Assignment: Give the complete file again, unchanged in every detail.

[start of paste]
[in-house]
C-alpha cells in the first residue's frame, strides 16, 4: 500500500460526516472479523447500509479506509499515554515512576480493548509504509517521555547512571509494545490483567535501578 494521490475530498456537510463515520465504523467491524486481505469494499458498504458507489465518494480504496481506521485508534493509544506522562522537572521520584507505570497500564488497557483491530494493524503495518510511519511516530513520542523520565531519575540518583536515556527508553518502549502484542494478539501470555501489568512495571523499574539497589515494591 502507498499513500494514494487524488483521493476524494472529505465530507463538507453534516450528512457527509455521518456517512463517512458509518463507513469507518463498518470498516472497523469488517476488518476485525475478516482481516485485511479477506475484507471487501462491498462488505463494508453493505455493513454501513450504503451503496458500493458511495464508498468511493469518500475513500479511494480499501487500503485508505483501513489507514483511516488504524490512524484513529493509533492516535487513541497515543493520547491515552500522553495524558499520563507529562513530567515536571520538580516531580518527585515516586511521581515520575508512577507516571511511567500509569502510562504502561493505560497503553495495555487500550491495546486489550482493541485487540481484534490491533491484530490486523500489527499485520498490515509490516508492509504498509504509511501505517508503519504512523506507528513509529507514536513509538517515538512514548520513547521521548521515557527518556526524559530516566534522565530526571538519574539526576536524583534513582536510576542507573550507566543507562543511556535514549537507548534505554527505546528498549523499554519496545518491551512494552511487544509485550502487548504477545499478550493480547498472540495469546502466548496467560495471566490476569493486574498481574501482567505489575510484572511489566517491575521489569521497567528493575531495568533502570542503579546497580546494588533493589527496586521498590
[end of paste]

[in-house]
C-alpha cells in the first residue's frame, strides 16, 4: 500500500460526516472479523447500509479506509499515554515512576480493548509504509517521555547512571509494545490483567535501578 494521490475530498456537510463515520465504523467491524486481505469494499458498504458507489465518494480504496481506521485508534493509544506522562522537572521520584507505570497500564488497557483491530494493524503495518510511519511516530513520542523520565531519575540518583536515556527508553518502549502484542494478539501470555501489568512495571523499574539497589515494591 502507498499513500494514494487524488483521493476524494472529505465530507463538507453534516450528512457527509455521518456517512463517512458509518463507513469507518463498518470498516472497523469488517476488518476485525475478516482481516485485511479477506475484507471487501462491498462488505463494508453493505455493513454501513450504503451503496458500493458511495464508498468511493469518500475513500479511494480499501487500503485508505483501513489507514483511516488504524490512524484513529493509533492516535487513541497515543493520547491515552500522553495524558499520563507529562513530567515536571520538580516531580518527585515516586511521581515520575508512577507516571511511567500509569502510562504502561493505560497503553495495555487500550491495546486489550482493541485487540481484534490491533491484530490486523500489527499485520498490515509490516508492509504498509504509511501505517508503519504512523506507528513509529507514536513509538517515538512514548520513547521521548521515557527518556526524559530516566534522565530526571538519574539526576536524583534513582536510576542507573550507566543507562543511556535514549537507548534505554527505546528498549523499554519496545518491551512494552511487544509485550502487548504477545499478550493480547498472540495469546502466548496467560495471566490476569493486574498481574501482567505489575510484572511489566517491575521489569521497567528493575531495568533502570542503579546497580546494588533493589527496586521498590